BWW Review: Mesa Encore Theatre Presents [sic]

BWW Review: Mesa Encore Theatre Presents [sic]

There's no mistake about [sic]. It's an ingenious construction of a play by Melissa James Gibson (This, Suitcase), colored with her characteristic lively, literate, and provocative dialogue, about five souls seeking meaning, connection and fulfillment. I say five, albeit at the core of this tart and juicy dramedy is a threesome of accidental neighbors who are bonded, for the time being, in a medley of confidences, aspirations, and confessions. The other two constitute a couple who amble between scenes in a journey towards either reconciliation or separation.

Cody Goulder, in an impressive directorial debut at Mesa Encore Theatre, has embraced this gem and polished it up with the advantage of a terrific cast. The result is a probing and sympathetic look at the struggles of this cluster of twenty-somethings for self-actualization and success.

Breaking out of the solitude of one's apartment in a high-rise and connecting with one's neighbors is the passage from cellmate to soulmate, as real a challenge today as it was when the play first appeared and garnered Ms. Gibson an Obie in 2002.

Having said this, it's quite likely that the characters of Seinfeld might come to mind when considering this play, but let me assure you that [sic] is not about nothing; it is about a lot of somethings that define one's life. It's about the strength that friends can provide to overcome their respective vulnerabilities.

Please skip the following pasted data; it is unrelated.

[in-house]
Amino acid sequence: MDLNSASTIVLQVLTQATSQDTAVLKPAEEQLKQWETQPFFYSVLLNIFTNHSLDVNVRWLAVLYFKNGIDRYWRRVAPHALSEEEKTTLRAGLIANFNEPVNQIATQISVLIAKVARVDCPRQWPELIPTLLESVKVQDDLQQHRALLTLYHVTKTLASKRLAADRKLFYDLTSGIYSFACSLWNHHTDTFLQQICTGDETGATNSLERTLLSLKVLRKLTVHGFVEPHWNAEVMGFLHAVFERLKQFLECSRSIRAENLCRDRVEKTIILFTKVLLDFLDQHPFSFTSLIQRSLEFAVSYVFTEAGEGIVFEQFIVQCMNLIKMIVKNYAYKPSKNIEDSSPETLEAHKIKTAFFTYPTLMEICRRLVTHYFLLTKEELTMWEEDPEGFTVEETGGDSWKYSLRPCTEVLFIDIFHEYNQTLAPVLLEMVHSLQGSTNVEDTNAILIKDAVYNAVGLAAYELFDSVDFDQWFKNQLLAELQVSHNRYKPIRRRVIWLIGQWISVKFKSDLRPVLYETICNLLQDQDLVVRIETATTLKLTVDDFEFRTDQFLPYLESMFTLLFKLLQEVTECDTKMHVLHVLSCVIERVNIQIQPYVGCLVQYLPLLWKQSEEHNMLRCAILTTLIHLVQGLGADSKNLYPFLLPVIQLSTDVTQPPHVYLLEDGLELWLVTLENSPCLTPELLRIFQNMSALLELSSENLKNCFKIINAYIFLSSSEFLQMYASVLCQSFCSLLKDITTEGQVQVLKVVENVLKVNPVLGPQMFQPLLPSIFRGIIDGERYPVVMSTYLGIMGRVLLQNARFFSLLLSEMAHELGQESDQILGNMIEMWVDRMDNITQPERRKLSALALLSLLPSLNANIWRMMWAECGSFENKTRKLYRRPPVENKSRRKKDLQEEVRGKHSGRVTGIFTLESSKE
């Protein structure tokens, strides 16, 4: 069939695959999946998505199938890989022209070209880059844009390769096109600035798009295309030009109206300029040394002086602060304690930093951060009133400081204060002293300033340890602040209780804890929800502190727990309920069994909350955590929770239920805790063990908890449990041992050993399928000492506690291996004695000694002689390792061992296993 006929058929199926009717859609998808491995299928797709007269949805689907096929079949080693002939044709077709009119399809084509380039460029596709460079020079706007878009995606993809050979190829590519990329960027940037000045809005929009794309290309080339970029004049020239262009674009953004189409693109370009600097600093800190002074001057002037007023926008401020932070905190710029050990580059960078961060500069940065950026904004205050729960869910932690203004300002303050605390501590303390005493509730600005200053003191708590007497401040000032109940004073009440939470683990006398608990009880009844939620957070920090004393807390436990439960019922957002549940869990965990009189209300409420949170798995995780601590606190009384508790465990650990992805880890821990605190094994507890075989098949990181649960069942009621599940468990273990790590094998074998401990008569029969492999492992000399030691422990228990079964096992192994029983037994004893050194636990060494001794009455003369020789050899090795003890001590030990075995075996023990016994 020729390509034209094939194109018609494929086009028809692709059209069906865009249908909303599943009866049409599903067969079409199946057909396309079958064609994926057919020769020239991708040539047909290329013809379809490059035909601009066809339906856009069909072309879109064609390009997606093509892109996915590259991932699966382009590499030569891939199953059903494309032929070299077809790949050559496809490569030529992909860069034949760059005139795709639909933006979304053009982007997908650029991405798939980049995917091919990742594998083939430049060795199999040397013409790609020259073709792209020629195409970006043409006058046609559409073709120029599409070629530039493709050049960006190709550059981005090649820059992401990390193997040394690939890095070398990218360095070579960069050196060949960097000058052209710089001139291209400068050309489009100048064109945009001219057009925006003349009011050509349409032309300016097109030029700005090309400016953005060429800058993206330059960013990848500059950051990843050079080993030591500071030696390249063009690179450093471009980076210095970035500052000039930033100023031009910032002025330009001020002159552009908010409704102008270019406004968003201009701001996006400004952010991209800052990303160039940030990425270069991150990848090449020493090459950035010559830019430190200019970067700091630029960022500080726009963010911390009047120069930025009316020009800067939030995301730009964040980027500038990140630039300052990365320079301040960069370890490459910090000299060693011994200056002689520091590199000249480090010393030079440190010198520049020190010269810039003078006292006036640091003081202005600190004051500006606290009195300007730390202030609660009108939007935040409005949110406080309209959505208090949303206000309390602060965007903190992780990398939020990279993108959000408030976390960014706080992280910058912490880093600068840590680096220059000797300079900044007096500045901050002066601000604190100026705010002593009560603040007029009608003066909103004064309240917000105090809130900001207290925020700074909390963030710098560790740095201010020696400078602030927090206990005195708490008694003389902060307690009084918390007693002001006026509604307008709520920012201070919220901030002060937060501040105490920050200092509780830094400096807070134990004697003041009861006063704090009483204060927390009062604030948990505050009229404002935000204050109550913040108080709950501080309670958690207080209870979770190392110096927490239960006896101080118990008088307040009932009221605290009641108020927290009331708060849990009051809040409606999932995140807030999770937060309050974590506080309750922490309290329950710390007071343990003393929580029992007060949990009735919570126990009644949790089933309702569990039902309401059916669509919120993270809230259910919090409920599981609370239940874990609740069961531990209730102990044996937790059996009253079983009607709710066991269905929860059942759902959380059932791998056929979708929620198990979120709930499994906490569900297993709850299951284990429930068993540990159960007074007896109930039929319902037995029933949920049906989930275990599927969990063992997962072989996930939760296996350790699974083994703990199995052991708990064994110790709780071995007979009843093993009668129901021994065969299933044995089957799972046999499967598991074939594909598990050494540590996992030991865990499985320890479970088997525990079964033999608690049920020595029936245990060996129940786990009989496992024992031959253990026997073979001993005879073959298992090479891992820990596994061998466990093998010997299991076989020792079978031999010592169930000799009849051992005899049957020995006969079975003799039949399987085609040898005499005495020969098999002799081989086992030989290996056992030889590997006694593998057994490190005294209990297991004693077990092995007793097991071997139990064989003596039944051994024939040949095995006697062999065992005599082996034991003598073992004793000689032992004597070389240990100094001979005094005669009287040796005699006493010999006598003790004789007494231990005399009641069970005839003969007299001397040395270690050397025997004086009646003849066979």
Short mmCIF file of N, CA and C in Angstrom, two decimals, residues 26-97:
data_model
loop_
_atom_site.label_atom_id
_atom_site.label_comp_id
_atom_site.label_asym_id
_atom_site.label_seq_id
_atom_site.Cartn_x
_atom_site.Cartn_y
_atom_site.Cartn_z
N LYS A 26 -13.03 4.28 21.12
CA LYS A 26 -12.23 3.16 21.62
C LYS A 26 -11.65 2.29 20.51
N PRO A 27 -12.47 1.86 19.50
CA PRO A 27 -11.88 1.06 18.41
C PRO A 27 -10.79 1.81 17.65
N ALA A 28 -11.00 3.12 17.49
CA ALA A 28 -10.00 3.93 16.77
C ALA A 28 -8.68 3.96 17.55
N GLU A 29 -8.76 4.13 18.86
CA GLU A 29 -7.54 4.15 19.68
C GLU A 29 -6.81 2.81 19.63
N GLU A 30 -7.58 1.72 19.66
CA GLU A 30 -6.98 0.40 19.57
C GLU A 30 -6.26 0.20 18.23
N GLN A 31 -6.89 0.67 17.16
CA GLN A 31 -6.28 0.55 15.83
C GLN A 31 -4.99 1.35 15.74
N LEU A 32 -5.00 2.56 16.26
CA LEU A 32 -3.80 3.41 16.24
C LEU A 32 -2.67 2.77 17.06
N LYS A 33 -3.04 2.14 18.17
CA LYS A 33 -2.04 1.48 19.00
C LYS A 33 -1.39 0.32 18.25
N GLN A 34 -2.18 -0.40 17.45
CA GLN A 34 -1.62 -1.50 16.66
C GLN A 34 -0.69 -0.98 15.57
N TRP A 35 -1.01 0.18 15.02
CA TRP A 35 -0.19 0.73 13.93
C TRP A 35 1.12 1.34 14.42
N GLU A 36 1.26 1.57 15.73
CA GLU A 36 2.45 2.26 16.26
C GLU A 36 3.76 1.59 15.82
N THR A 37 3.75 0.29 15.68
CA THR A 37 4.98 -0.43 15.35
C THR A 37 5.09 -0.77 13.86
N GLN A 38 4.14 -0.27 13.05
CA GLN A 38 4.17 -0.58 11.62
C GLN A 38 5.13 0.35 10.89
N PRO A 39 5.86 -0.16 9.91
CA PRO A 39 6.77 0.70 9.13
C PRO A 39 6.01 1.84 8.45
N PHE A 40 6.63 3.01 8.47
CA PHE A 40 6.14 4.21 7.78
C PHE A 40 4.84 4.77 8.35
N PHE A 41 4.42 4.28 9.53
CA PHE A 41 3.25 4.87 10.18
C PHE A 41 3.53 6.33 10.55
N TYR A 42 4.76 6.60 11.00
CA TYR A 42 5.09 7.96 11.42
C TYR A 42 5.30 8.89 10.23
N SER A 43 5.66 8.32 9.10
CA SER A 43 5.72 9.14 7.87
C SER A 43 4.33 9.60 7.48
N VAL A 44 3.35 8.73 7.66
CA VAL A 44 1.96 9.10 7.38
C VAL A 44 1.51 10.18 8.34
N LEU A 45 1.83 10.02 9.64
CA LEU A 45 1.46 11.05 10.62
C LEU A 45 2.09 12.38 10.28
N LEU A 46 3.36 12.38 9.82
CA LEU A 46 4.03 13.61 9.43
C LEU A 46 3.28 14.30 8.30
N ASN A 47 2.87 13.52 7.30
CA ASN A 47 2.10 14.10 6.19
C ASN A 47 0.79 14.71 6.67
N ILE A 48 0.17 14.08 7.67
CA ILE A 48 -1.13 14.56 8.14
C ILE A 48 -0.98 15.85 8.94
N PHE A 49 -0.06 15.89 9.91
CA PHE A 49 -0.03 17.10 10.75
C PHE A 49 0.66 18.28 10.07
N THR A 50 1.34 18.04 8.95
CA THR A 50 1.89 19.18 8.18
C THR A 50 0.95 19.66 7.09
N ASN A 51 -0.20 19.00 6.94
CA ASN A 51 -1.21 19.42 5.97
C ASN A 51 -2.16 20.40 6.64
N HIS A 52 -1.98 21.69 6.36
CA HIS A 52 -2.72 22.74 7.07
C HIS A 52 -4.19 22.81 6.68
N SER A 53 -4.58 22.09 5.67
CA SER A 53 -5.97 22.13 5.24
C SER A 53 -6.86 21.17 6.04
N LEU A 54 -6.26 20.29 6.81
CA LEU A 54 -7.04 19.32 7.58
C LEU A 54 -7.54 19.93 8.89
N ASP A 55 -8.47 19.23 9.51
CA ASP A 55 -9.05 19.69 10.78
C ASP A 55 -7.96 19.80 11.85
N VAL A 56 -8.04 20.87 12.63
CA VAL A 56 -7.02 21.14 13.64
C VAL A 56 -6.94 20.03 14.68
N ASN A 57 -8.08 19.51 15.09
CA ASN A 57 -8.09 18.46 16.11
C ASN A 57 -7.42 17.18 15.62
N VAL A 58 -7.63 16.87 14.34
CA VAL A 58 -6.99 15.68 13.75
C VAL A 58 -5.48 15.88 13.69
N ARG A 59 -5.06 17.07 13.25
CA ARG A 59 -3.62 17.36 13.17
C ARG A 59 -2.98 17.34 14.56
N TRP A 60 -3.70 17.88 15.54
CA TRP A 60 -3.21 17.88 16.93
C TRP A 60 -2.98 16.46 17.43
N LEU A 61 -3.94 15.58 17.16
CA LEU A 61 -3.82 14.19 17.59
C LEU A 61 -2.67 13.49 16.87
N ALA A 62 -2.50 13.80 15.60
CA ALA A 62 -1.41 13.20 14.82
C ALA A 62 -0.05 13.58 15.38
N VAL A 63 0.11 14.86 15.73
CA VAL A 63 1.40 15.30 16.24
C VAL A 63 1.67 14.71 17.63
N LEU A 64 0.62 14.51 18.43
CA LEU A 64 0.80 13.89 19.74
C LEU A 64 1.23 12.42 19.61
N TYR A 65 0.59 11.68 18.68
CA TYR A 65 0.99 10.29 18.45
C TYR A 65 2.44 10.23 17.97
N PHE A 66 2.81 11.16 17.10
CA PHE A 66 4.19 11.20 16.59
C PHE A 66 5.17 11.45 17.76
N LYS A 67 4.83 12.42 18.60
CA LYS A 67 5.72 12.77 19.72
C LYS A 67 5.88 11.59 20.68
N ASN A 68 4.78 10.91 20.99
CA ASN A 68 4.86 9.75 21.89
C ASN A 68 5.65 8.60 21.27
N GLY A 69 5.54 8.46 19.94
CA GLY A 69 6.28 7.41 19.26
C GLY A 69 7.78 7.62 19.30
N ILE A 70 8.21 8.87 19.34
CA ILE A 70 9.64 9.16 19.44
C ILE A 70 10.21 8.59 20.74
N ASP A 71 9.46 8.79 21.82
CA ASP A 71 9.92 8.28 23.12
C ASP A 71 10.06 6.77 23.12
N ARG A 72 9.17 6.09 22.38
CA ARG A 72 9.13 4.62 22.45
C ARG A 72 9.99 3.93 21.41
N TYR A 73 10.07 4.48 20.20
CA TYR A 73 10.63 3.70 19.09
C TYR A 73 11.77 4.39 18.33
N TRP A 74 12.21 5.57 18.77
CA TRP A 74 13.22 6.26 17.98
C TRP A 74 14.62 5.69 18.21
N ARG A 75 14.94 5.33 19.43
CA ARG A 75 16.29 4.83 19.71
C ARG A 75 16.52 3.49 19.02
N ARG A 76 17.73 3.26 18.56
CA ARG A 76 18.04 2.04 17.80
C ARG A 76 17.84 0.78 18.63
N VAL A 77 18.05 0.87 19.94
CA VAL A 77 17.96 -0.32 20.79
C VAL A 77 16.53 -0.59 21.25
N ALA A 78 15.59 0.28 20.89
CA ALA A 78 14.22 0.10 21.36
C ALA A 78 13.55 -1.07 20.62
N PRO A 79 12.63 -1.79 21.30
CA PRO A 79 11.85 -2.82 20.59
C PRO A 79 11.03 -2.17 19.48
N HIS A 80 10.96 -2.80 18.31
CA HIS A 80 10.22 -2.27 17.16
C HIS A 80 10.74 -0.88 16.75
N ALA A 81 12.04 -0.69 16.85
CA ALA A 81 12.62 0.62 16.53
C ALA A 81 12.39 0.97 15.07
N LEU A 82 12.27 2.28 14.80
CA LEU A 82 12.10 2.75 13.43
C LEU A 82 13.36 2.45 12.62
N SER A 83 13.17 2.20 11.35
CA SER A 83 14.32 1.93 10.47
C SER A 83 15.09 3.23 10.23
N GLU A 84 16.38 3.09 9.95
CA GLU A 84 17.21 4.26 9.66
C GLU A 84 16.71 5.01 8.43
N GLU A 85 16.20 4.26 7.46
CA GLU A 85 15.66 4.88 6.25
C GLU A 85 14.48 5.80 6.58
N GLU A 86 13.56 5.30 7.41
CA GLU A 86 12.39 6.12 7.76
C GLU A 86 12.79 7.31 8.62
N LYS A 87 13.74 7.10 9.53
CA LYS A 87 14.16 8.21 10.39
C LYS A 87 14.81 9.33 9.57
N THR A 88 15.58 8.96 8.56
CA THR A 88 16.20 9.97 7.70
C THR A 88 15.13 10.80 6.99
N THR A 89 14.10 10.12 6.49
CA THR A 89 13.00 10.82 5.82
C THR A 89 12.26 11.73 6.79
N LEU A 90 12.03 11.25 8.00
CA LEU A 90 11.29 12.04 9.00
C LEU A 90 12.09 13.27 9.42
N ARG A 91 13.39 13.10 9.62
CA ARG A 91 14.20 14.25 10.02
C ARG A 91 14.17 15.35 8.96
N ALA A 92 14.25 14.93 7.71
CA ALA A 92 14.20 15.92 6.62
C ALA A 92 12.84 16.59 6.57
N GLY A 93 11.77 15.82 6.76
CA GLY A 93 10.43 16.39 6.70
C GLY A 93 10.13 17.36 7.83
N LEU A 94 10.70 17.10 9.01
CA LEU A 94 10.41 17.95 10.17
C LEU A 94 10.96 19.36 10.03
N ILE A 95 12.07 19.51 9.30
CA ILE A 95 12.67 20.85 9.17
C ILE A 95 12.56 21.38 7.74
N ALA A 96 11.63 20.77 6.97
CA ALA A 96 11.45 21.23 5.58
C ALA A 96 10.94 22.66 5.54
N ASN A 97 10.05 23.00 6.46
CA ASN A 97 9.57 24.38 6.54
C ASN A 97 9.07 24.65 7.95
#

For example, there is Theo (David Magadan), fumbling to compose the theme for a thrilling amusement park ride while rebounding from spousal rejection and falling in infatuation with Babette (Melody Knudson), an aspiring author who contends that history is the direct outcome of outbursts. Both console Frank (Chavez Benally) who's been jilted by his boyfriend but is undeterred in his ambition to become an auctioneer. Antoinette Martin-Hanson and Matt Clarke play the couple in marital distress.

Magadan, Knudson, and Benally are marvelous counterpoints to each other, breathing believability and intensity into their roles.

I was especially struck by Ms. Knudson's performance. I have reviewed her earlier performances as Maggie Cutler in The Man Who Came To Dinner (Hale Centre Theatre) and Ophelia in Hamlet (Southwest Shakespeare Company) and have been impressed with the depth and muscularity of her performances. She glows in her role as Babette.

[sic] runs through August 20th at Mesa Encore Theatre's Black Box.

Photo credit to Kim See

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